Presumption of Paternity

Obermayer Rebmann Maxwell & Hippel LLP

Obermayer Rebmann Maxwell & Hippel LLP

The Pennsylvania courts examine paternity issues by assessing the applicability and potential rebuttal of the presumption of paternity. If this presumption is irrelevant or refuted, the court evaluates the application of paternity by estoppel.

The presumption is irrebuttable absent evidence the husband lacked access to the wife during the period of conception or that the husband was unable physically to procreate. In cases where the presumption does not apply or has been rebutted, the court must consider whether paternity by estoppel applies. Estoppel prevents a party from denying a parental role that he or she has voluntarily assumed.

These legal principles serve two public policy purposes.

  1. First, the presumption was intended to shield a child from the stigma attached to illegitimacy, which historically subjected the child to legal and social discrimination.
  2. Second, the presumption serves to preserve marriages and families. Courts recognize a married couple living together and raising their children “have obvious interests in protecting their family from unwanted intrusions of outsiders (even ones who have had serious relationships with the mother, father, or children).”

B.C. v. C.P. and D.B. involved a married couple who experienced a tumultuous relationship. Between their marriage in 2016 and the initiation of a paternity challenge in 2021, the couple separated on three occasions. During their first separation in 2018, Mother engaged in an intimate relationship with another man, B.C. At times during her pregnancy and after the child’s birth, she informed both men they were the child’s father. The couple reconciled prior to birth and the Husband was present when the Mother delivered and was listed as Father on the child’s birth certificate. 

Nine months later, the couple separated again and Mother moved into B.C.’s residence. B.C. assumed parental and financial responsibilities while Husband continued to see the child on weekends during the separation.  Four months later, Mother and B.C.’s relationship ended, Mother returned to Husband’s home, and the couple reconciled. Later that year, the couple separated for a third and final time.  During this separation, Husband filed for divorce, and a custody order was entered granting Mother and Husband shared physical and legal custody. The couple later resolved their differences, reconciled permanently, and chose not to proceed with the divorce. 

Eight months after their final reconciliation and when the child was 18 months old, B.C. filed a complaint to establish paternity. In response, Mother and Husband filed a motion to dismiss, citing the presumption of paternity. The trial court denied the motion to dismiss, finding the presumption of paternity was inapplicable because the evidence failed to demonstrate the couple “remained in an intact marriage” due to their multiple periods of separation. Consequently, the trial court directed the parties to appear for paternity testing.  The couple appealed this decision to the Superior Court.

The Superior Court affirmed the trial court concluding the presumption was inapplicable and similarly concluded the couple “gave up the benefit of presumption,” when they separated, particularly considering that, during one of the separations Mother and B.C. resided together and raised the child together.  Because the presumption was inapplicable, the Superior Court found the trial court did not err by rejecting the couple’s argument that B..C. was estopped from seeking a paternity test.  The couple then appealed the matter to the Pennsylvania Supreme Court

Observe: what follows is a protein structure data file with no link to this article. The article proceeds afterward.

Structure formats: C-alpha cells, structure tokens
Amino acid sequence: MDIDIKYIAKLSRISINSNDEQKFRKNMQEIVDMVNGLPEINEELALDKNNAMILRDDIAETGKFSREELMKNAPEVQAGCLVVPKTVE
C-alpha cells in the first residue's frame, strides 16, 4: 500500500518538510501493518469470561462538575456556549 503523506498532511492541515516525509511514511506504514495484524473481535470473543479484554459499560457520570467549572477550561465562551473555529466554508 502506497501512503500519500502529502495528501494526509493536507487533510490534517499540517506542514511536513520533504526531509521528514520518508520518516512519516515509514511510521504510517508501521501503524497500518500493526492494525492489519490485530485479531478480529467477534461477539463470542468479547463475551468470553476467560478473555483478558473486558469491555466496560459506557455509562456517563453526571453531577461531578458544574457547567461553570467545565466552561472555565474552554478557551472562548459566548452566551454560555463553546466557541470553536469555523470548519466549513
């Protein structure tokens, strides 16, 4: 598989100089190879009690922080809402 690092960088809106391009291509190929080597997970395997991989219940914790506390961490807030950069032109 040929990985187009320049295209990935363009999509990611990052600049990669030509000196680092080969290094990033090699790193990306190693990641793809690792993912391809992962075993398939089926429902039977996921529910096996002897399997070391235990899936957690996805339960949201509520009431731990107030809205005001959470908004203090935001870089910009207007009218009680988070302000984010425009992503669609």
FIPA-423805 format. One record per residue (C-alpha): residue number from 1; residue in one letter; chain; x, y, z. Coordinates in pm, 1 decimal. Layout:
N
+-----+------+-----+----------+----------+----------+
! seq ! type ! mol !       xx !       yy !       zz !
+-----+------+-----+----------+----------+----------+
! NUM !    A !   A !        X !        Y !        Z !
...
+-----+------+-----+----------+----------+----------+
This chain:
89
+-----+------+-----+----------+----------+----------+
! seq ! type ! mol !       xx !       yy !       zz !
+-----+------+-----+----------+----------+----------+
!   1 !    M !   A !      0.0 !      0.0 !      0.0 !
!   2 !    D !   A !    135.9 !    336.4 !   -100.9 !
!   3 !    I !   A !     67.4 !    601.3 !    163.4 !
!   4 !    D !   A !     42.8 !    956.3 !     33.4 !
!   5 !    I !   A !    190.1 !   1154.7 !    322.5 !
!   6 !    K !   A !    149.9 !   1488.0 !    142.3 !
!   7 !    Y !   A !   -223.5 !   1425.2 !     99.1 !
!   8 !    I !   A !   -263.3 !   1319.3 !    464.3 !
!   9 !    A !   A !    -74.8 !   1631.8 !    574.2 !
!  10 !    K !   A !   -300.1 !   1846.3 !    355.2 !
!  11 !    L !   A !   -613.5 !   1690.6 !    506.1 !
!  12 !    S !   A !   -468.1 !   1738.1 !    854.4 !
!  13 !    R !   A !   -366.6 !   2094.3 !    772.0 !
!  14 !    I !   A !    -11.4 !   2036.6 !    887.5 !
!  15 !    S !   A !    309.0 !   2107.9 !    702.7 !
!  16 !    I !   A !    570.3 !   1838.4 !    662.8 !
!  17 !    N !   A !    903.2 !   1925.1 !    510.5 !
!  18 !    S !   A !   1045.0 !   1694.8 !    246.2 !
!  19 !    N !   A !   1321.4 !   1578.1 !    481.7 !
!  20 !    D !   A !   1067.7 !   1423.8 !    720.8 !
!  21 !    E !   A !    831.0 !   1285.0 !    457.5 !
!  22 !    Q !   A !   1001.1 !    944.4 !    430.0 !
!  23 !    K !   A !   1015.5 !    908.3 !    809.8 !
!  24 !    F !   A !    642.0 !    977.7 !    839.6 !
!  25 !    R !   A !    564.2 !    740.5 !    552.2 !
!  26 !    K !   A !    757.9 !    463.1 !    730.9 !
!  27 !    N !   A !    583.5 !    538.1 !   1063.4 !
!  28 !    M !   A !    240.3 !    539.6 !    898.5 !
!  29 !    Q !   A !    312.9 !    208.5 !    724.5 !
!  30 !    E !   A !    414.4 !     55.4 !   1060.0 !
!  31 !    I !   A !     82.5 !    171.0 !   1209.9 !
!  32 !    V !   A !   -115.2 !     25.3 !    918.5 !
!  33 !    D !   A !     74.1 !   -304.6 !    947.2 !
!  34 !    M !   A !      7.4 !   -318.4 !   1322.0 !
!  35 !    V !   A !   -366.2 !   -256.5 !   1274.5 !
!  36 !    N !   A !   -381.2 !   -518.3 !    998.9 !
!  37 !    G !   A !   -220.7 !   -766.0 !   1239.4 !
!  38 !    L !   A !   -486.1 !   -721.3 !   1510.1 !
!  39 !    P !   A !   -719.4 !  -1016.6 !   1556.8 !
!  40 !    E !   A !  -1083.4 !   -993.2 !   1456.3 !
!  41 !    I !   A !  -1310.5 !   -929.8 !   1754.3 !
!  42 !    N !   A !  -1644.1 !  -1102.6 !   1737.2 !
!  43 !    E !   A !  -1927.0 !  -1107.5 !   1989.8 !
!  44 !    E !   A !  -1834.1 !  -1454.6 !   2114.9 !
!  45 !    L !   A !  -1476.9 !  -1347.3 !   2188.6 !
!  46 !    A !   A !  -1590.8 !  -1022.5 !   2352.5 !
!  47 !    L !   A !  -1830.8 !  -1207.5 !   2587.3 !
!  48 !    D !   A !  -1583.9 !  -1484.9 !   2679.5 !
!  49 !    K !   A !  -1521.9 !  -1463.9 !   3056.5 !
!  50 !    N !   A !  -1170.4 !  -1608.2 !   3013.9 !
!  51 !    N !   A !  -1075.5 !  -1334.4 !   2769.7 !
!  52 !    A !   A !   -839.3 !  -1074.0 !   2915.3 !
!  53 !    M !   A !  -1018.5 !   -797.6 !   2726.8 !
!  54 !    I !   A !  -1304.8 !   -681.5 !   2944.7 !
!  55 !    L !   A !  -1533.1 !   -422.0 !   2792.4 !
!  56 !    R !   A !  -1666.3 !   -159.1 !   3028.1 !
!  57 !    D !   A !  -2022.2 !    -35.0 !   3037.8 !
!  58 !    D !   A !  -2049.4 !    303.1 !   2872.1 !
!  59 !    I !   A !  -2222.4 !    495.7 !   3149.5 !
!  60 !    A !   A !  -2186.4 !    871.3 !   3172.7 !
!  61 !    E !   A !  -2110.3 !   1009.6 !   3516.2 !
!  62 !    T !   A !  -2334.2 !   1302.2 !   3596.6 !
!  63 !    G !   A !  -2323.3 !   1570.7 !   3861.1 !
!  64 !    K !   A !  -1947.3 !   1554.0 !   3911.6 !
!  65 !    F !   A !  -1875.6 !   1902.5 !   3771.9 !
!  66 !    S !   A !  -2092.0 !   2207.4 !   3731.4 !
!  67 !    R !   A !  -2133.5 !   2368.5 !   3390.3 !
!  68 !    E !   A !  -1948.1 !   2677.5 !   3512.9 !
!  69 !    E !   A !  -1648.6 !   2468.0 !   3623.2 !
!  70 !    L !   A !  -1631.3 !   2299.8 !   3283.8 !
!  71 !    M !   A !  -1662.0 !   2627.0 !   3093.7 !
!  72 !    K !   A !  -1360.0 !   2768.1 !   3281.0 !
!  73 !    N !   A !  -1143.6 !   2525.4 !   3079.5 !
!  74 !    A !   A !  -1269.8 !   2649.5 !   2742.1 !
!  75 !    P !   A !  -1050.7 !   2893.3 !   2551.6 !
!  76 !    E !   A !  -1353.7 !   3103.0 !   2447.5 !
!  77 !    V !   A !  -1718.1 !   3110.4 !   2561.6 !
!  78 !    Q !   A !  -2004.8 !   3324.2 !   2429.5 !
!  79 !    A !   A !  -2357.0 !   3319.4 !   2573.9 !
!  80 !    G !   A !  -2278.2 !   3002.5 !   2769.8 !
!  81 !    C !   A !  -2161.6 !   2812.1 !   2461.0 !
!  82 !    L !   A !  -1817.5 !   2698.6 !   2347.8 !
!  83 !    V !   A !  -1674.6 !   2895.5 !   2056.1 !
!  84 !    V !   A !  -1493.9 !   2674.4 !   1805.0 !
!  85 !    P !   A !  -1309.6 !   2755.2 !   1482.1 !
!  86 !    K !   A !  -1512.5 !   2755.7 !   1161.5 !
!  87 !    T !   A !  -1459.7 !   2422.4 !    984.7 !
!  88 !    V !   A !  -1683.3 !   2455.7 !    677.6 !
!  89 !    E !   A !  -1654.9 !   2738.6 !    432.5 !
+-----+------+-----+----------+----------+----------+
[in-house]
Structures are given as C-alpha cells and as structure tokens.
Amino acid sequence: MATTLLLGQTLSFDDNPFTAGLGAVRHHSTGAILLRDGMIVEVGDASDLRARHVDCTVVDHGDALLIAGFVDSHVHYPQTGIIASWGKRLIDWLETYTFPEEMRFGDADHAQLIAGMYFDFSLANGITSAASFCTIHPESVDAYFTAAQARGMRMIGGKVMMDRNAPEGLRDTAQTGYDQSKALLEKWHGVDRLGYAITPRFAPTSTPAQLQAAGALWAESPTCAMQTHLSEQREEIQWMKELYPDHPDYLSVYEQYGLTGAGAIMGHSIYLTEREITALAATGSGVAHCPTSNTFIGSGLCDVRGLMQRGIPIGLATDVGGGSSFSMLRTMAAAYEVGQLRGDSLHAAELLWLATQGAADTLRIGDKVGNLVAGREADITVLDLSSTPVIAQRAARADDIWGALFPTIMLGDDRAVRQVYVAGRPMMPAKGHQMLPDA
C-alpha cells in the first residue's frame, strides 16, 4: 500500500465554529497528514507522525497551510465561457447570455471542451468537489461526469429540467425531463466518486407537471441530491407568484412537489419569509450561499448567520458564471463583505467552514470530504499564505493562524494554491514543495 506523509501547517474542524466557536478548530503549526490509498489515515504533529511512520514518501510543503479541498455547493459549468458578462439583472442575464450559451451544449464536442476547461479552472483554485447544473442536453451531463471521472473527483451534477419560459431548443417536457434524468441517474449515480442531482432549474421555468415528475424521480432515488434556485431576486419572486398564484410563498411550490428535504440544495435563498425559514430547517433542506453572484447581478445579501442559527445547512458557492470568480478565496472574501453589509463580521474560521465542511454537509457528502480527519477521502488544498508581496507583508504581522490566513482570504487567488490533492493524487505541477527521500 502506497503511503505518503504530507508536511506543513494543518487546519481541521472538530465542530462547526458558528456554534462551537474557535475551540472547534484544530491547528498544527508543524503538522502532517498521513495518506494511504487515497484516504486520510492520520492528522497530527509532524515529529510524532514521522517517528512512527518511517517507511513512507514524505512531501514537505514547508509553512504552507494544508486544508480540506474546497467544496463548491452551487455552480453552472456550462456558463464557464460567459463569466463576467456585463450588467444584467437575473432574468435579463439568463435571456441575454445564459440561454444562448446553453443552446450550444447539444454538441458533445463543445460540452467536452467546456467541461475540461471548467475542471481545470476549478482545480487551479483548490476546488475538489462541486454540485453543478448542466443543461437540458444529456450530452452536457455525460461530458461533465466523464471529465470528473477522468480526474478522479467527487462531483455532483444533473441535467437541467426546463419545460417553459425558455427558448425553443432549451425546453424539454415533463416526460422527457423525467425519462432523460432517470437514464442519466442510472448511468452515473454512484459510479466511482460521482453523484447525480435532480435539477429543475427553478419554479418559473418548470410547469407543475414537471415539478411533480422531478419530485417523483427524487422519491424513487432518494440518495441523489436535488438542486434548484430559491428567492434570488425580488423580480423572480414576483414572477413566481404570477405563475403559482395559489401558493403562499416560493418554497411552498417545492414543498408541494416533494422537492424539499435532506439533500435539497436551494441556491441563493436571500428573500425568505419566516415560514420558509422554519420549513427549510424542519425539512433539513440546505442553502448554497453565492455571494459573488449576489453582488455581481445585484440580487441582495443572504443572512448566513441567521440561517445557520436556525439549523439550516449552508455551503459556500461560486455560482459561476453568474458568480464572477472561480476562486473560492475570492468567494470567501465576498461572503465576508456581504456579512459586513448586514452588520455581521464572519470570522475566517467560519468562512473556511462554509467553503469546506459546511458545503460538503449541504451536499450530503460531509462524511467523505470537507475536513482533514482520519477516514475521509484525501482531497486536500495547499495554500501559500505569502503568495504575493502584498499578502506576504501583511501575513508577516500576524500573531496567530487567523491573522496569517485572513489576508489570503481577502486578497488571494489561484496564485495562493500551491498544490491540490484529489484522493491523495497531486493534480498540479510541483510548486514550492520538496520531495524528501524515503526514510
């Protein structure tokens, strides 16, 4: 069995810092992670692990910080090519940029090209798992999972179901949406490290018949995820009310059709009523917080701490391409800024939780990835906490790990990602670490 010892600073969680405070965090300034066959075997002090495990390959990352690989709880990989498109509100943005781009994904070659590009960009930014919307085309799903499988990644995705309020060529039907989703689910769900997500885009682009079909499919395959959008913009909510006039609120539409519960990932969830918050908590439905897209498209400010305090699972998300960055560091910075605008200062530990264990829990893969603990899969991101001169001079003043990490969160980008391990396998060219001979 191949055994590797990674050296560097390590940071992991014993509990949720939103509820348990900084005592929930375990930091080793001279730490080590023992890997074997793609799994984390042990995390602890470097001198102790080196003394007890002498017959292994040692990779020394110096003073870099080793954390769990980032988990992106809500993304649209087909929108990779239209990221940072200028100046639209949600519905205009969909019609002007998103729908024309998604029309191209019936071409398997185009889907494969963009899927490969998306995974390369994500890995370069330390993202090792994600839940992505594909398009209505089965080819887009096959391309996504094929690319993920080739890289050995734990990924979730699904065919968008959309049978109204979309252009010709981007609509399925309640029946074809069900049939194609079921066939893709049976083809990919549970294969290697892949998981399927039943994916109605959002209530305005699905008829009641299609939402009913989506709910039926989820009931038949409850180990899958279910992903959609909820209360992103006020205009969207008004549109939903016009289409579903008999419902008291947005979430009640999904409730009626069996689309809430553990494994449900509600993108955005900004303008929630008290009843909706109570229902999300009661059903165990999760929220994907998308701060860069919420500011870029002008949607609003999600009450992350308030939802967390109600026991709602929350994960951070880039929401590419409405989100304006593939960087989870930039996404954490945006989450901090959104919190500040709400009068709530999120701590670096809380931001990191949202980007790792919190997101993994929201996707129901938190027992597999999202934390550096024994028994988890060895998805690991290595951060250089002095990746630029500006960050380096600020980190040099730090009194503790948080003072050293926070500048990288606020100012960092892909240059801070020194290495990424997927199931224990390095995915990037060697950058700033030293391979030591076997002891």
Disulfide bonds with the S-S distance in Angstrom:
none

In its opinion, the Supreme Court acknowledged the appellate courts have trended toward narrowing the application of the presumption of paternity to more accurately reflect the societal realities of the times. However, it underlined that the single circumstance under which the presumption of paternity continues to apply and, indeed, is irrebuttable, is where there is an intact marriage to preserve. It then addressed the fact-specific inquiry of whether a marriage is intact and how periods of separation affect this determination.  Here, the facts indicated the couple “is living together with the child as a family, and their marriage is strong, notwithstanding the multiple contentious periods of separation that the couple endured.”  The court emphasized the importance of preserving intact marriages and criticized the lower courts for overemphasizing the periods of separation. Therefore, the Court reversed the Superior Court and remanded to the trial court with instructions to grant the Couple’s motion to dismiss B.C.’s paternity action.

Justice Wecht, in a concurring opinion, expressed frustration with the lack of legislative guidance in this area of law. He proposed a multi-factor statutory test for paternity determinations, considering elements like DNA test results, the child’s relationship with the parents, the emotional well-being of the child, and the child’s bond with the parents. The Justice urged the legislature to provide clarity in paternity determinations to avoid inconsistent interpretations by individual judges.

[View source.]

DISCLAIMER: Because of the generality of this update, the information provided herein may not be applicable in all situations and should not be acted upon without specific legal advice based on particular situations.

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